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40 percent of Americans live in counties with unhealthy levels of particle Air Pollution: Report

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Air pollution is seen hanging over the city of Los Angeles. Six of the 10 cities with the worst air pollution are in California, according to a new report. (Flickr) VOA
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April 19, 2017: A new report says 40 percent of Americans live in counties with unhealthy levels of particle air pollution.

The annual “State of the Air” report, released Wednesday by the American Lung Association, also found that six of the 10 cities with the worst air pollution were in California.

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The report found that 125 million Americans experience unhealthy levels of pollution, which has been linked to lung cancer, asthma and cardiovascular damage.

“While most of the nation has much cleaner air quality than even a decade ago, many cities reported their highest number of unhealthy days since the report began [18 years ago],” the report read.

The 10 worst cities for short-term particle air pollution were Bakersfield, Calif., Visalia-Porterville-Hanford, Calif., Fresno-Madera, Calif., Modesto-Merced, Calif., Fairbanks, Ala., San Jose-San Francisco-Oakland, Calif., Salt Lake City-Provo-Orem, Utah, Logan, Utah-Idaho, Los Angeles-Long Beach, Calif. and Reno-Carson City-Fernley, Nev.

California’s air quality issues are a result of a growing population and its numerous valleys that allow polluted air to settle, the report said. The high number of sunny days in Southern California also boost ozone levels, the report said, adding that the state would be in worse shape were it not for strict auto emission regulations as well as limiting coal-fired power plants.

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The cities with the worst year-round particle air pollution were Visalia-Porterville-Hanford, Calif., Bakersfield, Calif., Fresno-Madera, Calif., San Jose-San Francisco-Oakland, Calif., Los Angeles-Long Beach, Calif., Modesto-Merced, Calif., El Centro, Calif., Pittsburgh-New Castle-Weirton, Pa.-Ohio-W.Va., Cleveland-Akron-Canton, Ohio and San Luis Obispo-Paso Robles-Arroyo Grande, Calif.

Just six cities recorded no days of unhealthy levels of pollution: Burlington, Vt.; Honolulu; Wilmington, N.C.; Fort Myers / Naples, Fla.; Melbourne, Fla., and Elmira, N.Y.

The report said that year-round levels of air pollution have improved, but shorter term spikes of very polluted air have risen.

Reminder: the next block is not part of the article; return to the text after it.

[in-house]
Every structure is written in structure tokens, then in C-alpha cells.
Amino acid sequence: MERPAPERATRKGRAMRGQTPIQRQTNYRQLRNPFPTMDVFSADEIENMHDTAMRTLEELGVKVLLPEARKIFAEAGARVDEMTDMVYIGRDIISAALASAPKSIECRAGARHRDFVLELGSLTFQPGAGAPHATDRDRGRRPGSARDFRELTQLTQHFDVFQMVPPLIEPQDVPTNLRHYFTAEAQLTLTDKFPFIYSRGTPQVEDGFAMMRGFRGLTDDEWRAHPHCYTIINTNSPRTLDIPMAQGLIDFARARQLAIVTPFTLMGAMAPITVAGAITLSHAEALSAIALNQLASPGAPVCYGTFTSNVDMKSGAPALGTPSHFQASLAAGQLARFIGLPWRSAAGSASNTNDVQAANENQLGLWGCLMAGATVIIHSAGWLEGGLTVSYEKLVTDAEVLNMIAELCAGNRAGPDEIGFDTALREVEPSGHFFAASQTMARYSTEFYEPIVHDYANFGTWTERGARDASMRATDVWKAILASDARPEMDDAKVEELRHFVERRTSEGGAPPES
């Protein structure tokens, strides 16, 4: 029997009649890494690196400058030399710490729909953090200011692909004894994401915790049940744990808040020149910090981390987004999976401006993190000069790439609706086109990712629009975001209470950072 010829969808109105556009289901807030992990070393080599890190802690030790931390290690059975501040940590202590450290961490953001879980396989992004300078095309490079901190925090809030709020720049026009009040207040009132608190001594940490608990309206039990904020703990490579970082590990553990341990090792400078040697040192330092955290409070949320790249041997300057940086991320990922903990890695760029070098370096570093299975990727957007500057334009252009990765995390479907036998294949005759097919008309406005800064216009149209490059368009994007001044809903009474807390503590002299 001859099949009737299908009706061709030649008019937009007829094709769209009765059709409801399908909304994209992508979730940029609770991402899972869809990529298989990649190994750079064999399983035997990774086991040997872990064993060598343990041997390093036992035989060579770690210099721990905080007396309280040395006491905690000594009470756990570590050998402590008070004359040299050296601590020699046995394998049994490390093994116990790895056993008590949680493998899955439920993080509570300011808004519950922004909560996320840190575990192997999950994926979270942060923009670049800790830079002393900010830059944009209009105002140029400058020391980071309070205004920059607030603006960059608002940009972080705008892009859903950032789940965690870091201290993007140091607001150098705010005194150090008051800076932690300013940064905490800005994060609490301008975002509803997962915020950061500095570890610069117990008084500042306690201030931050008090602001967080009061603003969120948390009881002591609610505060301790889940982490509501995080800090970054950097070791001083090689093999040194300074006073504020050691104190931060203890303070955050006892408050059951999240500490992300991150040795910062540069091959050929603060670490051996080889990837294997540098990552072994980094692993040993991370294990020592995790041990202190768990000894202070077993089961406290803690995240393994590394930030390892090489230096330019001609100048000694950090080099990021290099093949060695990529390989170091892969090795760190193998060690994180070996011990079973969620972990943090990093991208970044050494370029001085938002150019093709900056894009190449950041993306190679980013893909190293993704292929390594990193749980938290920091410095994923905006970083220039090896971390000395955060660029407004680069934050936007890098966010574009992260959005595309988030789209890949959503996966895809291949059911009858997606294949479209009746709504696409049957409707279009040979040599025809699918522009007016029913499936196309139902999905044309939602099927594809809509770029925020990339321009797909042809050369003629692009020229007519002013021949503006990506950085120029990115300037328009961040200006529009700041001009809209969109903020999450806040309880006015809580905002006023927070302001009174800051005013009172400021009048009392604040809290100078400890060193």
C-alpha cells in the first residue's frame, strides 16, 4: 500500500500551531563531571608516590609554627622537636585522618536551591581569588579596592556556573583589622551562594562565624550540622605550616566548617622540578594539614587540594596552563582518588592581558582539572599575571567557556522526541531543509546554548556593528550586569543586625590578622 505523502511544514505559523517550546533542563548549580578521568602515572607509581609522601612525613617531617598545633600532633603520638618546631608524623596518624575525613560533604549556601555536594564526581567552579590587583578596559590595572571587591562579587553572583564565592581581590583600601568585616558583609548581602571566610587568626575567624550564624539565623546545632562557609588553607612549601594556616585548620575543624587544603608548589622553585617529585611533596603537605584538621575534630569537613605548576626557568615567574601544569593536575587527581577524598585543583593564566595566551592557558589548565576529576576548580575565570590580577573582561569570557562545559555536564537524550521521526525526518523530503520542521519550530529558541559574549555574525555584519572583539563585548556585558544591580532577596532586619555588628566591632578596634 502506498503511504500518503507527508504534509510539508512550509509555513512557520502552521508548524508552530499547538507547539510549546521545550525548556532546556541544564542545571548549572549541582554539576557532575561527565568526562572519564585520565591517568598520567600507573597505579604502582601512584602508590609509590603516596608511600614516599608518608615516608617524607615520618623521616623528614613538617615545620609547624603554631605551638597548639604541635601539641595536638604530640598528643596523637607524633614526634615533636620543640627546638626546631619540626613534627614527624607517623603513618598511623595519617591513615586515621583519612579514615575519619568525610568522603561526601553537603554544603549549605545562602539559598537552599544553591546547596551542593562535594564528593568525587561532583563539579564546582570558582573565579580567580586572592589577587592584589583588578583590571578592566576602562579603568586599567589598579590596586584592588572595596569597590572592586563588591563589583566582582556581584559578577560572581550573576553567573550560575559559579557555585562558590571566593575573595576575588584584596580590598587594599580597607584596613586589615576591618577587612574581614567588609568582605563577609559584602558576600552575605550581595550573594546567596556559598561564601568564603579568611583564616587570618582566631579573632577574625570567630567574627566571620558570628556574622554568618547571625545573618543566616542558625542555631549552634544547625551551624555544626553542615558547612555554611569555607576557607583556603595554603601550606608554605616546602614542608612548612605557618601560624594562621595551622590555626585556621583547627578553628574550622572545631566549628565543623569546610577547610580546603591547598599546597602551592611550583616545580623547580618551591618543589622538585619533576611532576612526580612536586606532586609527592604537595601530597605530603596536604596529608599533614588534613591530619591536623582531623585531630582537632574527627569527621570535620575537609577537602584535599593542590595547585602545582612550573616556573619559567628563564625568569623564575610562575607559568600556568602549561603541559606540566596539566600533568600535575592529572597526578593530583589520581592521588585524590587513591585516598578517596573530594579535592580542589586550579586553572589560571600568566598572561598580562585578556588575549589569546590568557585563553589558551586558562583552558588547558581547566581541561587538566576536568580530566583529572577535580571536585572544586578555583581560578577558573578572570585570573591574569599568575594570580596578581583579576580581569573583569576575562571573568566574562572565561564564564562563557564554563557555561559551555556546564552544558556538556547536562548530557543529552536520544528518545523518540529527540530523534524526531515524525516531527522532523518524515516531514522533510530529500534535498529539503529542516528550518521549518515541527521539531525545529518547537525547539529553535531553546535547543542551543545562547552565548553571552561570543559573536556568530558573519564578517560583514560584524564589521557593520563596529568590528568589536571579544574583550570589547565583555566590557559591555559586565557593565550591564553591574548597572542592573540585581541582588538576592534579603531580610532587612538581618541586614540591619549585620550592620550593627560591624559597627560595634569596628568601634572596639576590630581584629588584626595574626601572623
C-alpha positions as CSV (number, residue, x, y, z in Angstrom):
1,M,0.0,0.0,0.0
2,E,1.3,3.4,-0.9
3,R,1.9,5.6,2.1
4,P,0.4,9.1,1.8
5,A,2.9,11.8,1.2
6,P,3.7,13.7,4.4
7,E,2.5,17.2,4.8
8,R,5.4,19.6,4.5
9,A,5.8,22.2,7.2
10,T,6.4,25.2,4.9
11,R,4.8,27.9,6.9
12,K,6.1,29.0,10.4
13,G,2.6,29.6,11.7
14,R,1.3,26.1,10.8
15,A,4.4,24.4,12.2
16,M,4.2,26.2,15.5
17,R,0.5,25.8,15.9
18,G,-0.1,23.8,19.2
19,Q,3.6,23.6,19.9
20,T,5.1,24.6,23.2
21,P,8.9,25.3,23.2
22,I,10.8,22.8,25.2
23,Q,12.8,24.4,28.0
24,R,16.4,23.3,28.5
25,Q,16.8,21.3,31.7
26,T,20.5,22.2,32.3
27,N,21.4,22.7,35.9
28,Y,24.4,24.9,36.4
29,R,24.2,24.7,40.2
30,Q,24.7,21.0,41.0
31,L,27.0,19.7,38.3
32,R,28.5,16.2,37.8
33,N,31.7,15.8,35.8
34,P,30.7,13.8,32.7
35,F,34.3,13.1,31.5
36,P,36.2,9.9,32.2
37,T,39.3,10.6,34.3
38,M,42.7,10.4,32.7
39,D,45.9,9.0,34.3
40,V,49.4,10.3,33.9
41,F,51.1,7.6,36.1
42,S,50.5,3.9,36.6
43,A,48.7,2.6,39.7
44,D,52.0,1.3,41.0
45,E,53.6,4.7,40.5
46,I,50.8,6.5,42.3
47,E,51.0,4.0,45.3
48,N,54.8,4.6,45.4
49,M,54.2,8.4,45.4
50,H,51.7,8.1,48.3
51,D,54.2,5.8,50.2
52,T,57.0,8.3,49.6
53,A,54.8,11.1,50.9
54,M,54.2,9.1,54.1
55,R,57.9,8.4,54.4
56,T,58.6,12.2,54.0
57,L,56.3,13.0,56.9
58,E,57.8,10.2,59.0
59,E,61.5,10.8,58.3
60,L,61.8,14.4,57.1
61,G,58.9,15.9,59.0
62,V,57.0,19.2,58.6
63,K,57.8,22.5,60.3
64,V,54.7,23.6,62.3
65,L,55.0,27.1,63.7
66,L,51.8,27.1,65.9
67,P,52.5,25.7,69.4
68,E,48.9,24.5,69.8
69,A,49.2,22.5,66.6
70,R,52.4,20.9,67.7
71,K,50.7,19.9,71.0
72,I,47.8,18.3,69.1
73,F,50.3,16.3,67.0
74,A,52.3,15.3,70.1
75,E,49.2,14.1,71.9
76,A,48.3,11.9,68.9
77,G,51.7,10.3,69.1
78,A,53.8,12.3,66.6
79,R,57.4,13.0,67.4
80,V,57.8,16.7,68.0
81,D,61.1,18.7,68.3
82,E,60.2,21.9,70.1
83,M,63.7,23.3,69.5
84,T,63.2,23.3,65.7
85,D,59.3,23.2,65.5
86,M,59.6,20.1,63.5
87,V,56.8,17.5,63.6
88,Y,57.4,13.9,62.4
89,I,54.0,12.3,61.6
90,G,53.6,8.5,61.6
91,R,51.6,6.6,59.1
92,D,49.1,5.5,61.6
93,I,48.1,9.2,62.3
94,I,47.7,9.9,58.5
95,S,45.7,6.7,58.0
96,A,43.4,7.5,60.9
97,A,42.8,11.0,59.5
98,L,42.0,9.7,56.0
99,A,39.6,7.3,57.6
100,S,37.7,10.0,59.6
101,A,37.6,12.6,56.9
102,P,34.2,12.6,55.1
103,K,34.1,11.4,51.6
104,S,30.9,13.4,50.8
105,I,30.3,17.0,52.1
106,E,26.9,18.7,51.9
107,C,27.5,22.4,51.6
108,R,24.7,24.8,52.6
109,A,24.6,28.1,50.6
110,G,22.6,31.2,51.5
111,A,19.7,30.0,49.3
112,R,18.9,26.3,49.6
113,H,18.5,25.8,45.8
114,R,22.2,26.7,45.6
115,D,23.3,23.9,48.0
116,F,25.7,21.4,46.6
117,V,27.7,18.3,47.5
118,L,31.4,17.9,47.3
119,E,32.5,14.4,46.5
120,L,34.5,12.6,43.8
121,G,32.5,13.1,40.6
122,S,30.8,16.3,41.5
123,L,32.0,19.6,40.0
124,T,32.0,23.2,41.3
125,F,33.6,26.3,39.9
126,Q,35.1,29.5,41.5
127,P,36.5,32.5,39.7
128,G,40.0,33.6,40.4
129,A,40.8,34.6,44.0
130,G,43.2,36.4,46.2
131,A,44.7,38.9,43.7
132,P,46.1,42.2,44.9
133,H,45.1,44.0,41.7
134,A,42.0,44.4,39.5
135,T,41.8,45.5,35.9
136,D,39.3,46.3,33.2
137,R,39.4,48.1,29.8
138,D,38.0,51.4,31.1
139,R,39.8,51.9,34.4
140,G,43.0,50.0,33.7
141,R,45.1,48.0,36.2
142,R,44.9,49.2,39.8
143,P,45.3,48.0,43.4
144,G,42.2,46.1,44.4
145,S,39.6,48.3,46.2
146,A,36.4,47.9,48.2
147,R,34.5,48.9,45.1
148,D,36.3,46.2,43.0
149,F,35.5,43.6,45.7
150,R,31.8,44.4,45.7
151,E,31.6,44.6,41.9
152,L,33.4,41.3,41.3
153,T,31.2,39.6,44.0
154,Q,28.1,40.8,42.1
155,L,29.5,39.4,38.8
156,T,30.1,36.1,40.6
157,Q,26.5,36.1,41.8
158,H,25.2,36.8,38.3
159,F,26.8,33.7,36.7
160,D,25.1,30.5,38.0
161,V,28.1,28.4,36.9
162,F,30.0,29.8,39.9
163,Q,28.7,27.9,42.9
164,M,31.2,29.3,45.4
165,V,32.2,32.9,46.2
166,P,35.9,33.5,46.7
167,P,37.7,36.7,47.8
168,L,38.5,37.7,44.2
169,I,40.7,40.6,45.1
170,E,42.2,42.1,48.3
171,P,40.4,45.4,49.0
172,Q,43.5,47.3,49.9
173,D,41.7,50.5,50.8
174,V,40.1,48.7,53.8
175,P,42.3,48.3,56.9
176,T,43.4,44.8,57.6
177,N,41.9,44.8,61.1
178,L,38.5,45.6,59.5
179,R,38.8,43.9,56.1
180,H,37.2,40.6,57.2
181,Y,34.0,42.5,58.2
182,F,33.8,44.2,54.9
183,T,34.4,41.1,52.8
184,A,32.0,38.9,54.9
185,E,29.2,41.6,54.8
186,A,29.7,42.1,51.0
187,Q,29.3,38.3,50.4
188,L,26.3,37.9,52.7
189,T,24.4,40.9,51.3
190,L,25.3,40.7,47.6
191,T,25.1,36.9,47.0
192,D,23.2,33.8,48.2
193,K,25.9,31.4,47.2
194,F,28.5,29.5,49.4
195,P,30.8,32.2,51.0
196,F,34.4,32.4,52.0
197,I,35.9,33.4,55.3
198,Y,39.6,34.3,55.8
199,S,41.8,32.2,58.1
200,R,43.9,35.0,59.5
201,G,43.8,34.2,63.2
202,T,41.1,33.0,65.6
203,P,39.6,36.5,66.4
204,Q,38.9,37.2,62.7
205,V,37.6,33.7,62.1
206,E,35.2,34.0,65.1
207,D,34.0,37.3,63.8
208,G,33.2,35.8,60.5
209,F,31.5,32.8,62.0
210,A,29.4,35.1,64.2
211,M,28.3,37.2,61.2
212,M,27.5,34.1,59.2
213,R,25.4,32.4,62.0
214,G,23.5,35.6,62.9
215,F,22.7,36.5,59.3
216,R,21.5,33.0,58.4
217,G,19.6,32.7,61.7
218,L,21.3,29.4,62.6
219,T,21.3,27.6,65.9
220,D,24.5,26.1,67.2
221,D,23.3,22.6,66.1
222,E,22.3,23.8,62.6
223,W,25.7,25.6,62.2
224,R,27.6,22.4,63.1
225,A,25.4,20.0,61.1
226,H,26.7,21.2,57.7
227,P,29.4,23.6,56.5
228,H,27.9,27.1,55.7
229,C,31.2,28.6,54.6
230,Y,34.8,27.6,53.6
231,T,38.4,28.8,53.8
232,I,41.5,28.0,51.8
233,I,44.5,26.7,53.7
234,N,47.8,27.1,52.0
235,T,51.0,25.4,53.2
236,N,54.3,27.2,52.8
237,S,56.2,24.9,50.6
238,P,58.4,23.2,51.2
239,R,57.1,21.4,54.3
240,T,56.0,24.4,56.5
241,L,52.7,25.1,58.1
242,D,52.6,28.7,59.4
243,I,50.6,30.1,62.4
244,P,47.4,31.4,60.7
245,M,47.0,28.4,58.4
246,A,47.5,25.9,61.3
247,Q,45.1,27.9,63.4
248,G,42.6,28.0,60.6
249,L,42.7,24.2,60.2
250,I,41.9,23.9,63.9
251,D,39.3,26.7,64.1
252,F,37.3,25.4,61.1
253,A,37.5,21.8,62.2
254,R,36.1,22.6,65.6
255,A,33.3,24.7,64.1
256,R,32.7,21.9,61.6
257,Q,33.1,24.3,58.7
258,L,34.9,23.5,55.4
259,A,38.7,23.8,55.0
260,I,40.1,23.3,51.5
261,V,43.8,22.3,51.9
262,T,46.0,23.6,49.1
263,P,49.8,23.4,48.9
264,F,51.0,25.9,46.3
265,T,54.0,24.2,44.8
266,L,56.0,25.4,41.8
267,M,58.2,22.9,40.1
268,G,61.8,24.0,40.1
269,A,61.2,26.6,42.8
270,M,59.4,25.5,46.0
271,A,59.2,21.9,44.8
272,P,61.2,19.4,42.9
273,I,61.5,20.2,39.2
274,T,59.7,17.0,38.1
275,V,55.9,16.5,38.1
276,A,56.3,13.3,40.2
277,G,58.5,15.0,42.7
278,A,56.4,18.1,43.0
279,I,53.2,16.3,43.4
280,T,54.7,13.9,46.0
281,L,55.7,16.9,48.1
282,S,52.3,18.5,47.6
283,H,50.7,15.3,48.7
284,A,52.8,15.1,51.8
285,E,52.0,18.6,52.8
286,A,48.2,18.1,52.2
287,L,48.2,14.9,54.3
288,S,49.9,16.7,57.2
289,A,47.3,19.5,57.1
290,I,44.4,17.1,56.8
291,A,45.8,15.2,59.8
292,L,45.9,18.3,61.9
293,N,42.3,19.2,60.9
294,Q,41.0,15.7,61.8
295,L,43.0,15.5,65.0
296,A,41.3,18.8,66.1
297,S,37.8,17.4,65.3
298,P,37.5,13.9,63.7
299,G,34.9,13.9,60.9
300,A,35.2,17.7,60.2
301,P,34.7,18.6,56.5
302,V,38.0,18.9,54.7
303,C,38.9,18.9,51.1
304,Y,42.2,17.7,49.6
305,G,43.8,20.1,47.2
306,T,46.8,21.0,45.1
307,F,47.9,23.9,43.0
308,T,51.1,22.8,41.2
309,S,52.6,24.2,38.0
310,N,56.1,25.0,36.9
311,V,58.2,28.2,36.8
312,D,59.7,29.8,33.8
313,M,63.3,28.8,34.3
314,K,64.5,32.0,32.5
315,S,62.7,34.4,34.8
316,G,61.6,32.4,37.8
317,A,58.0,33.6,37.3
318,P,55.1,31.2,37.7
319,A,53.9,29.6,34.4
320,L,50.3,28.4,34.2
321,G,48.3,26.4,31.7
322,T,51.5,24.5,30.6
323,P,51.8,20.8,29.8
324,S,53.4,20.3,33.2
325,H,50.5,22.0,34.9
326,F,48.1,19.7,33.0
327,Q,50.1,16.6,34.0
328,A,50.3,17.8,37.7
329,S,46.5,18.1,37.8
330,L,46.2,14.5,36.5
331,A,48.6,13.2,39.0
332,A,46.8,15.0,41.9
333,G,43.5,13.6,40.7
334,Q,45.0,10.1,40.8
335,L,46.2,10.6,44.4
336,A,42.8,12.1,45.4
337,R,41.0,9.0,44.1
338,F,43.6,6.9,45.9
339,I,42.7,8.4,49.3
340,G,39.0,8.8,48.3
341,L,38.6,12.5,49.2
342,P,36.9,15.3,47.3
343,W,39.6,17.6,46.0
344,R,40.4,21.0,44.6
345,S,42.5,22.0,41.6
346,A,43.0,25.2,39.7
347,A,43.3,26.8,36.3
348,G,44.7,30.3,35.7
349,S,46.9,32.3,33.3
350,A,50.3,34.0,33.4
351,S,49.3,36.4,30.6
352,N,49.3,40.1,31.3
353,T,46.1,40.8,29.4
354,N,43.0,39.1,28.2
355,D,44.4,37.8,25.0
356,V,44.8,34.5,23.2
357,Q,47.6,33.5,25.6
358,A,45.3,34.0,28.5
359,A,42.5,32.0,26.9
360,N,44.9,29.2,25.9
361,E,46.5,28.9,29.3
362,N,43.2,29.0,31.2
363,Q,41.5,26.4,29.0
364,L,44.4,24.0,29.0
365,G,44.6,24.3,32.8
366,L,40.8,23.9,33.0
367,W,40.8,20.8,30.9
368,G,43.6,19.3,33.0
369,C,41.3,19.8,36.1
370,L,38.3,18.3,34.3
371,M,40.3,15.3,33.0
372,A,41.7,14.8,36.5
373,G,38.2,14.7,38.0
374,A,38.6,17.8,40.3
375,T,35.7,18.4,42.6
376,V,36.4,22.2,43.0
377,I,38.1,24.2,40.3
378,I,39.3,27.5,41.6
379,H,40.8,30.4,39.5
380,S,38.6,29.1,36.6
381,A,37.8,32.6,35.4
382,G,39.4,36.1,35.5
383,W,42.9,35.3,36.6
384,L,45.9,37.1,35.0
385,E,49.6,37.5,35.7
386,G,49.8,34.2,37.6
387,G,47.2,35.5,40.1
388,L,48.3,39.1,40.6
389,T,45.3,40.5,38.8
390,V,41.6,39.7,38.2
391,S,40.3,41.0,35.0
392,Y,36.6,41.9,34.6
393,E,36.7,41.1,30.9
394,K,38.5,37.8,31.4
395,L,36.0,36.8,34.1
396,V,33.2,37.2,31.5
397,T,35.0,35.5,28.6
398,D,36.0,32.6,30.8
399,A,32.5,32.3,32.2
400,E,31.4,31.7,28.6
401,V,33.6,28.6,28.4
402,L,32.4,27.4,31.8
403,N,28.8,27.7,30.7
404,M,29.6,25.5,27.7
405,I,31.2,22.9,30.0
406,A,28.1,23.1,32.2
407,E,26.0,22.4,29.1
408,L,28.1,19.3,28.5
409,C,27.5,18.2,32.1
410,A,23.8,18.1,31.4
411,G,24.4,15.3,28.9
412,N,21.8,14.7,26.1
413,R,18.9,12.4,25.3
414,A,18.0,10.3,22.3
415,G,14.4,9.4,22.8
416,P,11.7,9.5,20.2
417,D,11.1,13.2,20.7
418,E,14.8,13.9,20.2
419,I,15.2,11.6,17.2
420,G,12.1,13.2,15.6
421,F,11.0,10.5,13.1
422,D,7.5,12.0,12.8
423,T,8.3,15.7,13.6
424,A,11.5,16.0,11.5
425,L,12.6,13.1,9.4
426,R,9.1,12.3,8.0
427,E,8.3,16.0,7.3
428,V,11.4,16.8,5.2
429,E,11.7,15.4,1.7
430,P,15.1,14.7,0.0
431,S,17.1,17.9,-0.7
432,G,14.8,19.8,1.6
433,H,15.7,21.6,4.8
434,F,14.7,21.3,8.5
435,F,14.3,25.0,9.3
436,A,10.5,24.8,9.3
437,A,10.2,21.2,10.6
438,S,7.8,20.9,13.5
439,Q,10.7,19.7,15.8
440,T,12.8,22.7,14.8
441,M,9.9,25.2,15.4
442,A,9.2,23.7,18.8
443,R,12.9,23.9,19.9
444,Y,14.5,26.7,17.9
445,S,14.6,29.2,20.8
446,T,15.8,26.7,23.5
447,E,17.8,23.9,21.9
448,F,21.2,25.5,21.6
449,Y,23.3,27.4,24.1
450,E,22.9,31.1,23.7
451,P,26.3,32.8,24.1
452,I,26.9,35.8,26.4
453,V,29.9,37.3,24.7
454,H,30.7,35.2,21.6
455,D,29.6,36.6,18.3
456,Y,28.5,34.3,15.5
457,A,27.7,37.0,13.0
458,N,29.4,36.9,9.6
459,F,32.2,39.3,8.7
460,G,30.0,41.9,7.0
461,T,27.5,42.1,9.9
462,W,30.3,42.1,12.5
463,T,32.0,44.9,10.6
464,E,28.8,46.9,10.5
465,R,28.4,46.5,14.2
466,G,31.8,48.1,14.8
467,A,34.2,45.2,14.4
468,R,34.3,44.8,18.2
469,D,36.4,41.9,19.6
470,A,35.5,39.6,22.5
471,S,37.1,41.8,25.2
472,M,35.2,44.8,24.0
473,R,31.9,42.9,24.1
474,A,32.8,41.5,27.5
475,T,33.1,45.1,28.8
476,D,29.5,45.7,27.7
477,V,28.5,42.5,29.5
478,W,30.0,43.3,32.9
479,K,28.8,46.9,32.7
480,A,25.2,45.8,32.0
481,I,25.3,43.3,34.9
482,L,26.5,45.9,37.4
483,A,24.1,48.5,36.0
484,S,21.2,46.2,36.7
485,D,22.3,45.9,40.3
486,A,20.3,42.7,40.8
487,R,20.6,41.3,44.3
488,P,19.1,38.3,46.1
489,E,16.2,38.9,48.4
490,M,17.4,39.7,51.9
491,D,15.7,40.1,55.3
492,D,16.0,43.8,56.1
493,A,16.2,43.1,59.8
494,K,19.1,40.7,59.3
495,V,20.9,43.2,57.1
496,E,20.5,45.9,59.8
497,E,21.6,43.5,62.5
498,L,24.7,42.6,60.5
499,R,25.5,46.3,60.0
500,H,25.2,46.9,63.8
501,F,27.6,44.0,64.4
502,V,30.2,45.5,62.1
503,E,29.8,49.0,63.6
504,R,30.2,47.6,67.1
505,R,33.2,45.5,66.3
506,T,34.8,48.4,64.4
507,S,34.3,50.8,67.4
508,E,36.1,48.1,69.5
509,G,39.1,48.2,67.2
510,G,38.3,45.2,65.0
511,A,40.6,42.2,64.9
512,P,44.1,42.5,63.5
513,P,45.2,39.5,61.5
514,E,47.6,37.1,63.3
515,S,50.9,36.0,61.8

“Even with continued improvement, too many people in the United States live where the air is unhealthy for them to breathe,” the report said.

The report used data from states, cities, counties, tribes and federal agencies from 2013 to 2015. (VOA)

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Air Pollution Linked to 3.2 Million New Diabetes Cases in One Year

Nearly 10 million years of healthy life were lost in 2016 due to pollution-linked diabetes, representing about 14 per cent of all years of healthy life lost due to diabetes from any cause

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Air Pollution Linked to 3.2 Million New Diabetes Cases in One Year
Air Pollution Linked to 3.2 Million New Diabetes Cases in One Year. Pixabay

Outdoor air pollution even at levels deemed safe may be associated with an increased risk of diabetes globally, with India being at a greater risk due to lack of air cleaning policies, scientists said in a report in Lancet.

The findings showed that air pollution contributes to development of diabetes by reducing insulin production and triggering inflammation, which prevents the body from converting blood glucose into energy that the body needs.

The overall risk of pollution-related diabetes is tilted more toward lower-income countries such as India that lack the resources for environmental mitigation systems and clean-air policies, Lancet Planetary Health report said.

“Our research shows a significant link between air pollution and diabetes globally,” said Ziyad Al-Aly, from the University of Washington in St. Louis, US.

“We found an increased risk, even at low levels of air pollution currently considered safe by the US Environmental Protection Agency (EPA) and the World Health Organization (WHO).

“This is important because many industry lobbying groups argue that current levels are too stringent and should be relaxed. Evidence shows that current levels are still not sufficiently safe and need to be tightened,” Aly explained.

Representational image.
Representational image. Pixabay

The researchers estimated that pollution contributed to a little more than three million new diabetes cases globally in 2016, which represented about 14 per cent of all new diabetes cases globally that year.

Nearly 10 million years of healthy life were lost in 2016 due to pollution-linked diabetes, representing about 14 per cent of all years of healthy life lost due to diabetes from any cause.

According to the UN 2018 Sustainable Development Goals Report, an estimated 4.2 million people died as a result of high levels of ambient air pollution.

Also Read: Eat Walnuts to Ward off Diabetes Risk

In the study, the team analysed data from more than one million participants without a history of diabetes, who were followed for a median of eight and a half years.

They also looked at particulate matters, airborne microscopic pieces of dust, dirt, smoke, soot and liquid droplets.

Poverty-stricken countries facing a higher diabetes-pollution risk include Afghanistan, Papua New Guinea and Guyana, while richer countries such as France, Finland and Iceland experience a lower risk, the study said. (IANS)